When a book arrives in the Conservation Lab the first order of business is often detective work. The binding is examined to determine if it is original to the book, the paper is analyzed for clues to its origin, and scraps of paper or other ephemera enlighten us as to the provenance of the book. Recently, a particularly intriguing volume, Botanicon, came to us from the Joseph F. Cullman 3rd Library of Natural History.
The Smithsonian Institution Libraries recently acquired a telephone book. Big deal, you say? Ah, but this is a telephone directory for the territory of Hawaii, issued for the winter of 1930. For that reason alone, it’s fun to browse through, to see the old advertisements and daydream about living in the gorgeous Hawaiian Islands, back in the days when the entire list of businesses and households in the territory which owned telephones could be recorded in one slim volume. But this isn’t just any old phone book. This particular copy belonged to the Royal Hawaiian Hotel in Honolulu, which opened in February 1927 on the spectacular Waikiki beachfront. Known as “the Pink Palace of the Pacific,” the Royal Hawaiian Hotel was one of the earliest luxury resorts established in this tropical paradise. The stylish décor featured at the Royal Hawaiian Hotel, inspired partly by the native crafts of the South Sea Islanders, exerted a lasting influence upon tourists from the mainland, who came to associate the good life in Hawaii more »
The origin of curry, the saucy, spiced dish celebrated in India and Great Britain, is not exactly known. But it is now thought that similarly spiced dishes were developed concurrently, but independent of each other, in England and in India thanks to the spice routes that spanned from Asia and into Europe. Exotic spices like turmeric and pepper made their way into England during the conquests of the Romans in 40 AD and the Moors in 711 AD, and came in handy during Middle Ages when highly seasoned meats could make aging meat more palatable.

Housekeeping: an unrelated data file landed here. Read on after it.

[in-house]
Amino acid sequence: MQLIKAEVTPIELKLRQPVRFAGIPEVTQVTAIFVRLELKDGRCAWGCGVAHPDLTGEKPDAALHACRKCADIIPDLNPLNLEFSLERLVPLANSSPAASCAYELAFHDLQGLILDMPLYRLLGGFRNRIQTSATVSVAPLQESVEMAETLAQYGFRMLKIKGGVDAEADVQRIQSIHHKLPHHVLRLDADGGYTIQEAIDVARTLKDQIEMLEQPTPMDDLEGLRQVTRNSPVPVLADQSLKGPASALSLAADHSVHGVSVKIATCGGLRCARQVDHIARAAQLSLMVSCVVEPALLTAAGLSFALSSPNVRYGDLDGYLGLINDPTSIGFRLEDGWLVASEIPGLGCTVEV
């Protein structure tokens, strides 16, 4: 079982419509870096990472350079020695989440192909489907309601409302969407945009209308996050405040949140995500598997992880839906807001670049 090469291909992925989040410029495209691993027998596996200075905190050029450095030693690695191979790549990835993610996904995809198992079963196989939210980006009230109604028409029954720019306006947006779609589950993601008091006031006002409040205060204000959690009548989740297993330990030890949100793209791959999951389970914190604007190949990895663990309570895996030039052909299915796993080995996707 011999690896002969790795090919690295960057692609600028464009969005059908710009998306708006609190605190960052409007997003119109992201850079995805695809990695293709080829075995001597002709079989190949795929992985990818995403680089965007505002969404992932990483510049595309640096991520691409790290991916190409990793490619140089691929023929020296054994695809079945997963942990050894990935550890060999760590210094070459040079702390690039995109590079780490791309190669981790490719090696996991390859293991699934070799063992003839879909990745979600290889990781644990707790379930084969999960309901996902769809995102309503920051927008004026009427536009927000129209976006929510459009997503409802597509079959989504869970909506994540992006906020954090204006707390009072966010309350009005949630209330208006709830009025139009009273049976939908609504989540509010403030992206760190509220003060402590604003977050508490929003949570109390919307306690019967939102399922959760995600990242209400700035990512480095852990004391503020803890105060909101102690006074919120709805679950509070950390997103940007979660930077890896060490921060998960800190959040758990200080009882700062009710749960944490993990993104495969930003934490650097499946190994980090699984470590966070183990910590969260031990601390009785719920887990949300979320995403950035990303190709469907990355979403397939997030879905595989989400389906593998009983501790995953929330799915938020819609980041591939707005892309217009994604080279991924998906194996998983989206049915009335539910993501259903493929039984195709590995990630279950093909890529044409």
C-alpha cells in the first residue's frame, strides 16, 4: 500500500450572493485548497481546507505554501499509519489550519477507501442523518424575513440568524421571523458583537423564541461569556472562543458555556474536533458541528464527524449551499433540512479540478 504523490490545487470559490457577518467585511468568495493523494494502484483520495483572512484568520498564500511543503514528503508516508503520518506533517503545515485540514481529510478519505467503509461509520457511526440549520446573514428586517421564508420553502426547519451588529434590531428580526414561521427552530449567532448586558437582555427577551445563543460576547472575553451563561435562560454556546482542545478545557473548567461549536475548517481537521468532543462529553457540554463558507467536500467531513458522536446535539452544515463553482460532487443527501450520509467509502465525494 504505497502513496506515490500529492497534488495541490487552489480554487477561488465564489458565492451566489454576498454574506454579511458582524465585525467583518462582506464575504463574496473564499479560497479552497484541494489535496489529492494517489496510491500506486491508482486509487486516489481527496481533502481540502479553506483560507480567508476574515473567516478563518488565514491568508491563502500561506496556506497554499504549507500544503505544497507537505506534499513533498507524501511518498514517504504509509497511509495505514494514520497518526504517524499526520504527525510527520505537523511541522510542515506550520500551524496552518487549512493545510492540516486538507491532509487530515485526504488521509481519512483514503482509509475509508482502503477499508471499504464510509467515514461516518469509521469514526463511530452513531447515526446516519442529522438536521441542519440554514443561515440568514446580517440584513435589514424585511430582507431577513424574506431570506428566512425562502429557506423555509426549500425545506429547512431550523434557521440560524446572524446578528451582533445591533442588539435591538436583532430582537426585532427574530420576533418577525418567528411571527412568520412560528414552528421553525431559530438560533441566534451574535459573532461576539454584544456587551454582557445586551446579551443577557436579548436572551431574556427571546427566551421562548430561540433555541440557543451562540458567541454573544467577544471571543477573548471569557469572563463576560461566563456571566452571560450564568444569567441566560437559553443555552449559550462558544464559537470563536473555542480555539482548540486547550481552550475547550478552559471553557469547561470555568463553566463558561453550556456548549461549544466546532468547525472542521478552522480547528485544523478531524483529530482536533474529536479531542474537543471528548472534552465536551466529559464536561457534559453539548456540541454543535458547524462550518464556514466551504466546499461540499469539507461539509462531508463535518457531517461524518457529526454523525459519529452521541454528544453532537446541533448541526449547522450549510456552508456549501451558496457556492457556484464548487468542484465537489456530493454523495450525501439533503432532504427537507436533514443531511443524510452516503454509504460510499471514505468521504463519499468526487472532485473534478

The Book Conservation Lab received a rush request to repair a two volume set of “Illustrations of the Nests and Eggs of Birds of Ohio.” The set is to be displayed at a May 9th event with author Joy Kiser discussing her book “America’s Other Audubon,” chronicling the publication of this work.
Would a fine 19th-century British lady be likely to shriek and swoon onto a fainting-couch upon seeing these images of monstrous-looking insects? Or would she eagerly pick up a paint brush and contemplate which colors she should use for the thorax and stinger? The English author, physician and scientist John Hill (1714?-1775) was certain that the sight of an amazing creature like the Mottled Saw-Fly, with its bulging eyes and curly antennae, would catch the fancy of artistically-inclined ladies. How do we know? The following two-line advertisement printed on the title-page verso of Hill's book, A Decade of Curious Insects (London: Printed for the author, 1773; QL466.H646 1773 SCNHRB) provides the answer: "Ladies who may chuse [i.e. choose] to paint these insects themselves may have sets of the cuts on royal paper printed pale for that purpose." A prolific author renowned for his literary quarrels with such luminaries as the satirist Henry Fielding and the Shakespearean actor David Garrick, John Hill helped to popularize the study of natural history. These more »
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